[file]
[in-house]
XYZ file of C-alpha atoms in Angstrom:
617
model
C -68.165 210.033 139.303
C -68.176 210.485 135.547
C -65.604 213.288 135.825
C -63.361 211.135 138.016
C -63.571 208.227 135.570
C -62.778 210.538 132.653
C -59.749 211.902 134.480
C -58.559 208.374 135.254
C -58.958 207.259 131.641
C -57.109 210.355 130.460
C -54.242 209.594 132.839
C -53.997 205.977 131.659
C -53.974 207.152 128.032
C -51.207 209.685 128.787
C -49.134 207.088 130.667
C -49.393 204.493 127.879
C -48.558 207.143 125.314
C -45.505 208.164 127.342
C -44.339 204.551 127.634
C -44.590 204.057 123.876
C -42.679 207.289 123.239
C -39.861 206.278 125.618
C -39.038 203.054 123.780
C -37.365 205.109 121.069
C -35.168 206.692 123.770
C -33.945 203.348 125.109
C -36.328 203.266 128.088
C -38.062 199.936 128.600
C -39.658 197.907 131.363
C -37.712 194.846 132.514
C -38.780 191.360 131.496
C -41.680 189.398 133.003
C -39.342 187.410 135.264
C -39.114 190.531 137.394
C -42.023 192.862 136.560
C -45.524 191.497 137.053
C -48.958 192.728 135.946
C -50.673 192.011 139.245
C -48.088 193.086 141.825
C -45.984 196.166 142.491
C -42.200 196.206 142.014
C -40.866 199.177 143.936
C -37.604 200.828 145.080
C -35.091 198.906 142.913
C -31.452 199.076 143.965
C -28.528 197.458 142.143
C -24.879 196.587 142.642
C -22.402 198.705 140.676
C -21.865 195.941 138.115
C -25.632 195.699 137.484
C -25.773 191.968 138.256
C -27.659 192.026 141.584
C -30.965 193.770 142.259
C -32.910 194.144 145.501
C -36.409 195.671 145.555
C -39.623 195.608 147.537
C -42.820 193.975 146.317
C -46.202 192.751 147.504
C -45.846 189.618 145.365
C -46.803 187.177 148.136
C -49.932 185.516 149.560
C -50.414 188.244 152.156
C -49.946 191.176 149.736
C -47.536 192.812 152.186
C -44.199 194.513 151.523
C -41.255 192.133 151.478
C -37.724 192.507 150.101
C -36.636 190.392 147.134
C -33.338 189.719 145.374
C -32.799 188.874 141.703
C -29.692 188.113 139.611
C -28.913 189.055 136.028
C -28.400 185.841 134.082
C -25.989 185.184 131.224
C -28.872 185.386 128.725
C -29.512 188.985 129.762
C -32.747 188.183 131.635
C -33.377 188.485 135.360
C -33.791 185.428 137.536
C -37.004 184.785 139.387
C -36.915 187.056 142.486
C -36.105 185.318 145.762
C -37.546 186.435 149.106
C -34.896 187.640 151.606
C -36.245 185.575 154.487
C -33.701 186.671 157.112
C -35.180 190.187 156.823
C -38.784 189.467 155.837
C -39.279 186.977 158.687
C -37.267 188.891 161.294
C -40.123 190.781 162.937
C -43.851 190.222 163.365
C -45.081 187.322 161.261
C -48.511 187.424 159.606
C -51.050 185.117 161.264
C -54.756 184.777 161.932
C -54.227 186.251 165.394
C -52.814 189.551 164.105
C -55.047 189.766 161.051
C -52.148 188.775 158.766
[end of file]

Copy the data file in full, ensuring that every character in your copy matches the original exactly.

[in-house]
XYZ file of C-alpha atoms in Angstrom:
617
model
C -68.165 210.033 139.303
C -68.176 210.485 135.547
C -65.604 213.288 135.825
C -63.361 211.135 138.016
C -63.571 208.227 135.570
C -62.778 210.538 132.653
C -59.749 211.902 134.480
C -58.559 208.374 135.254
C -58.958 207.259 131.641
C -57.109 210.355 130.460
C -54.242 209.594 132.839
C -53.997 205.977 131.659
C -53.974 207.152 128.032
C -51.207 209.685 128.787
C -49.134 207.088 130.667
C -49.393 204.493 127.879
C -48.558 207.143 125.314
C -45.505 208.164 127.342
C -44.339 204.551 127.634
C -44.590 204.057 123.876
C -42.679 207.289 123.239
C -39.861 206.278 125.618
C -39.038 203.054 123.780
C -37.365 205.109 121.069
C -35.168 206.692 123.770
C -33.945 203.348 125.109
C -36.328 203.266 128.088
C -38.062 199.936 128.600
C -39.658 197.907 131.363
C -37.712 194.846 132.514
C -38.780 191.360 131.496
C -41.680 189.398 133.003
C -39.342 187.410 135.264
C -39.114 190.531 137.394
C -42.023 192.862 136.560
C -45.524 191.497 137.053
C -48.958 192.728 135.946
C -50.673 192.011 139.245
C -48.088 193.086 141.825
C -45.984 196.166 142.491
C -42.200 196.206 142.014
C -40.866 199.177 143.936
C -37.604 200.828 145.080
C -35.091 198.906 142.913
C -31.452 199.076 143.965
C -28.528 197.458 142.143
C -24.879 196.587 142.642
C -22.402 198.705 140.676
C -21.865 195.941 138.115
C -25.632 195.699 137.484
C -25.773 191.968 138.256
C -27.659 192.026 141.584
C -30.965 193.770 142.259
C -32.910 194.144 145.501
C -36.409 195.671 145.555
C -39.623 195.608 147.537
C -42.820 193.975 146.317
C -46.202 192.751 147.504
C -45.846 189.618 145.365
C -46.803 187.177 148.136
C -49.932 185.516 149.560
C -50.414 188.244 152.156
C -49.946 191.176 149.736
C -47.536 192.812 152.186
C -44.199 194.513 151.523
C -41.255 192.133 151.478
C -37.724 192.507 150.101
C -36.636 190.392 147.134
C -33.338 189.719 145.374
C -32.799 188.874 141.703
C -29.692 188.113 139.611
C -28.913 189.055 136.028
C -28.400 185.841 134.082
C -25.989 185.184 131.224
C -28.872 185.386 128.725
C -29.512 188.985 129.762
C -32.747 188.183 131.635
C -33.377 188.485 135.360
C -33.791 185.428 137.536
C -37.004 184.785 139.387
C -36.915 187.056 142.486
C -36.105 185.318 145.762
C -37.546 186.435 149.106
C -34.896 187.640 151.606
C -36.245 185.575 154.487
C -33.701 186.671 157.112
C -35.180 190.187 156.823
C -38.784 189.467 155.837
C -39.279 186.977 158.687
C -37.267 188.891 161.294
C -40.123 190.781 162.937
C -43.851 190.222 163.365
C -45.081 187.322 161.261
C -48.511 187.424 159.606
C -51.050 185.117 161.264
C -54.756 184.777 161.932
C -54.227 186.251 165.394
C -52.814 189.551 164.105
C -55.047 189.766 161.051
C -52.148 188.775 158.766